On top of the cost of the campervan is the cost of the campsites you stay in, so definitely plan for that in your Iceland budget. They generally average $12-15 per person. This cost sometimes includes showers, but sometimes we had to pay extra for showers (we spent $5 for showers for both of us at one site).

We actually only stayed at campsites 3 of the 7 nights in Iceland. We ended up wild camping a lot – parking somewhere that wasn’t a campsite and thus did not have showers. This isn’t allowed in all places – a few waterfalls we went to, for example, had signs that said no overnight parking or camping. It worked for us because we parked in spots that did not have those signs, or we were camping and sleeping during the day.

All the details about how and why we camped and slept during the day is in our Guide to Iceland by Campervan (but if you’re going during the summer that is my #1 tip for Iceland.) All of the details about the campsites we stayed at is also in that post.

When we were wild camping, we either paid for a shower at a campsite (we did this once, another $6) or showered when we went to a city pool or spa-type hot springs with showers available (such as the Höfn pool, Geosea, or Blue Lagoon).

Total cost for showers: $11


Cost: $348

This cost included a couple restaurant meals, a few takeout hot dogs, lots of gas station snacks, a grocery store run or two, and some food we brought with us from the United States. 

Food is known to be CRAZY expensive in Iceland – even just a cheap, not fancy burger can cost you around $20. So we knew we had to limit restaurants and out-to-eats to make this trip affordable and possible. Grocery store food is priced much more reasonably. Bonus is the cheapest grocery store, but Netto by far had the best pastries (guys, do NOT miss the pastries).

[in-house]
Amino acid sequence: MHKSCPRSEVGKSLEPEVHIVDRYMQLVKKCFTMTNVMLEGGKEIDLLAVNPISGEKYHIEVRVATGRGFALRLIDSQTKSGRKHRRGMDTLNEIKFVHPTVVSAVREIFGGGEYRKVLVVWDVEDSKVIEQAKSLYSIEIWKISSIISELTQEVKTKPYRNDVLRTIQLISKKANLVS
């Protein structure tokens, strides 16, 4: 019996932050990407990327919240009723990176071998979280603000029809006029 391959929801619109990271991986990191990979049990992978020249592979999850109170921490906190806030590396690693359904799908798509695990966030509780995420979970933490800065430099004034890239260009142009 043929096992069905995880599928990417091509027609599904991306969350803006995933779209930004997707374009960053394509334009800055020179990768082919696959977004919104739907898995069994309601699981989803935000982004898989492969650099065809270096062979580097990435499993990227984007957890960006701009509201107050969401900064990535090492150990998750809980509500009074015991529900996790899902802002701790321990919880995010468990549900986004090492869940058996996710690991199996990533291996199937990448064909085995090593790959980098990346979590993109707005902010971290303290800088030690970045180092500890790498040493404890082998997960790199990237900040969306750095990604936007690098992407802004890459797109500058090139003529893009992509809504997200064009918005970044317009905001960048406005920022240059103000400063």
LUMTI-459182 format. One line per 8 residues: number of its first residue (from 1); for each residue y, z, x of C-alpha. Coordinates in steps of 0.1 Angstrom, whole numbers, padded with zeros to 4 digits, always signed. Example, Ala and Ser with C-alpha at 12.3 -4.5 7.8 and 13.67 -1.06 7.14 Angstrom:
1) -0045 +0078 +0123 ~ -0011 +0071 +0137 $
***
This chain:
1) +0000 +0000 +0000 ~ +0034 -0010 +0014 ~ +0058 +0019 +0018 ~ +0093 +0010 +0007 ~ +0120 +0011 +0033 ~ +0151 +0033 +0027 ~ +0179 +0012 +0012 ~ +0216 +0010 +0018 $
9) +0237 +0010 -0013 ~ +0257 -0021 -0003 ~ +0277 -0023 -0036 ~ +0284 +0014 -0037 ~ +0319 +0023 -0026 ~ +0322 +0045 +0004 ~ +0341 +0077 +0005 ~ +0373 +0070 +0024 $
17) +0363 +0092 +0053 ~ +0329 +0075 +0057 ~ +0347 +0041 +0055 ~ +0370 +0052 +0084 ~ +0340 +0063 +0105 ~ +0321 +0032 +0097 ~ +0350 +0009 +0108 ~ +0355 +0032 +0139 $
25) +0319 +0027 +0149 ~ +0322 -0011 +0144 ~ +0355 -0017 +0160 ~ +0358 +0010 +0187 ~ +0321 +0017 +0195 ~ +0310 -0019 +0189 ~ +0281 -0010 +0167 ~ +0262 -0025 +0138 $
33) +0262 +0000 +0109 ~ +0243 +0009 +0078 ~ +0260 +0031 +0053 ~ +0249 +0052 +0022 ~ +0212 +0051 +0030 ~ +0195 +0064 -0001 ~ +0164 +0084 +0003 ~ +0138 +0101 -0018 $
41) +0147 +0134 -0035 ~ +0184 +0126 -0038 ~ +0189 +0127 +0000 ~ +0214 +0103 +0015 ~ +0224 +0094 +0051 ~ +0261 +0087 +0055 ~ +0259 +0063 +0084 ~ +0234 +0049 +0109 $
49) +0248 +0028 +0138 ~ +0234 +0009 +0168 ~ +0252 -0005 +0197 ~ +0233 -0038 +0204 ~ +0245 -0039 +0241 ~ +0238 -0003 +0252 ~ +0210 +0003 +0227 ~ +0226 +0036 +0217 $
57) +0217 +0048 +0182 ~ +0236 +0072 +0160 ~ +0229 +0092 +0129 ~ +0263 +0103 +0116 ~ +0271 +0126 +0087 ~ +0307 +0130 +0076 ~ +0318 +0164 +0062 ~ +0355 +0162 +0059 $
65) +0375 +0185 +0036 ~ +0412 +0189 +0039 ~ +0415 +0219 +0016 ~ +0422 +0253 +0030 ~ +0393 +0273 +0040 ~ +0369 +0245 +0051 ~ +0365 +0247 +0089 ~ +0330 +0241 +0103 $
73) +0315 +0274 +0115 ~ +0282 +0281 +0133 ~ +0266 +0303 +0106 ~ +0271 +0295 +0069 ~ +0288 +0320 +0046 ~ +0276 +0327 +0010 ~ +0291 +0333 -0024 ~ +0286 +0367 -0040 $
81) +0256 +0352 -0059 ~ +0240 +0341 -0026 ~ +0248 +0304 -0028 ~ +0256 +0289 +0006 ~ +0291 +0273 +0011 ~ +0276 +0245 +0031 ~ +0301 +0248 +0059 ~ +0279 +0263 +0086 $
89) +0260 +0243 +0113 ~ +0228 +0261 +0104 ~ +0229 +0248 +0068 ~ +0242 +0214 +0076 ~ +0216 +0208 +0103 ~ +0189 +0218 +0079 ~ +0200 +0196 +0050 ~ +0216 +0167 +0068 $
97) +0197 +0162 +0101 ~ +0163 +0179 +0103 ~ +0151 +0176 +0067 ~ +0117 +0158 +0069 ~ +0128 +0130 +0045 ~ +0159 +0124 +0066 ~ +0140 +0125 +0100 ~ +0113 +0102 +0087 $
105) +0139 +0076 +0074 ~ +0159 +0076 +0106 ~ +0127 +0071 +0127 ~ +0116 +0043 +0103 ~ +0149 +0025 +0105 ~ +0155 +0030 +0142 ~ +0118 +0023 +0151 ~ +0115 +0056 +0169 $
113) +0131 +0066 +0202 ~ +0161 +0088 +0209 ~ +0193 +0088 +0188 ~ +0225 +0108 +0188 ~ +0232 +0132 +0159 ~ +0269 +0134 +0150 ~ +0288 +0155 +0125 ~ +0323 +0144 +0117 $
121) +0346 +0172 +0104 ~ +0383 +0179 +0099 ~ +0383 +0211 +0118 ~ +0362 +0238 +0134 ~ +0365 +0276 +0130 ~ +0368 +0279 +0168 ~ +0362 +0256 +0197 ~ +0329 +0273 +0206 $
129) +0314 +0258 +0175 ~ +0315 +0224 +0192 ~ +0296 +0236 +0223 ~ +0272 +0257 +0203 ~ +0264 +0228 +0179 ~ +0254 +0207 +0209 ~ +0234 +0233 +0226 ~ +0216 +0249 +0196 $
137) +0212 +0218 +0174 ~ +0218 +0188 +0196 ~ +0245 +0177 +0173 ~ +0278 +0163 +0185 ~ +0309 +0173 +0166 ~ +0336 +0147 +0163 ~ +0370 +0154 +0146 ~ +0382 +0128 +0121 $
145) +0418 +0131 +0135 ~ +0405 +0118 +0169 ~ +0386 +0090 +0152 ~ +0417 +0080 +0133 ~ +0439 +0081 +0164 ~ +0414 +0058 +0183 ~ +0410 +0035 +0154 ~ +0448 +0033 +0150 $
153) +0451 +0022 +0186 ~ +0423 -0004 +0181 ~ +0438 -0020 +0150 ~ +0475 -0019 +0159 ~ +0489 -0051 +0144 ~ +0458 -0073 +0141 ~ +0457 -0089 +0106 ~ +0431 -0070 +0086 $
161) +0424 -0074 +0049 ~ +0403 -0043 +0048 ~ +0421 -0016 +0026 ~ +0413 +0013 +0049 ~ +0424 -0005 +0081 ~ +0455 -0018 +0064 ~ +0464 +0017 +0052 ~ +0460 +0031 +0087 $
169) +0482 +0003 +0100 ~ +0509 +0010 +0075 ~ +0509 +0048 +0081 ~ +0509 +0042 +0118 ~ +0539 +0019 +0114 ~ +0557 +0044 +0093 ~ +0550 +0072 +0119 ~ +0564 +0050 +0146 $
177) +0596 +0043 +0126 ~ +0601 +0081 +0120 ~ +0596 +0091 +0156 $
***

The first day we didn’t make it to a grocery store before it closed at 6pm so we had to use the gas station to pick up a little bit of food. We also really enjoyed trying out lots of different types of Icelandic candy, a lot of which came from gas stations. Finally, we got Icelandic hot dogs (made from lamb – a unique Icelandic thing) from a gas station once for a meal. While Iceland isn’t known for its cuisine, we actually ate a lot of really good food in Iceland.

Food from US

We brought a little bit of food with us from the United States and although that may seem a little silly, it actually was SO incredibly helpful. We brought 5 different dehydrated meal pouches and ended up using 4 of them. The lasagna and the pad thai were our favorite!

Between the variable weather (sometimes it was really rainy or windy when we were ready to eat – not exactly weather you want to prepare a lot of food in) and the busy schedule we kept (It was just so fun! We didn’t want to stop!) spending a lot of effort on making dinner was super low on our priority list. So it was fantastic to just heat up water, pour it into a pouch, and boom! 10 minutes later you have a nice, hot, savory meal.

Here’s the food budget breakdown:

Gas stations:           $70

Restaurants:           $96

Grocery stores:       $89

Bakeries:                 $30

From USA:             $63


Cost: $321

Gas is incredibly expensive in Iceland (I know, I know, I’ve said that about everything so far) – about $8/gallon. Still, we drove around the entire Ring Road (the main road that circles Iceland), and took lots of detours for different places, so we definitely did a lot of driving.

We drove over 1300 miles during our week in Iceland. If you are staying in mostly the south part of Iceland (there are tons of things to see in the south), your gas costs will be much lower and will help make your Iceland trip more budget-friendly.


Cost: $11

We paid for parking at Seljalandsfoss waterfall and at Skaftafell National Park. Most places did not have parking or entrance fees – the one thing in Iceland that isn’t expensive!


Cost: $654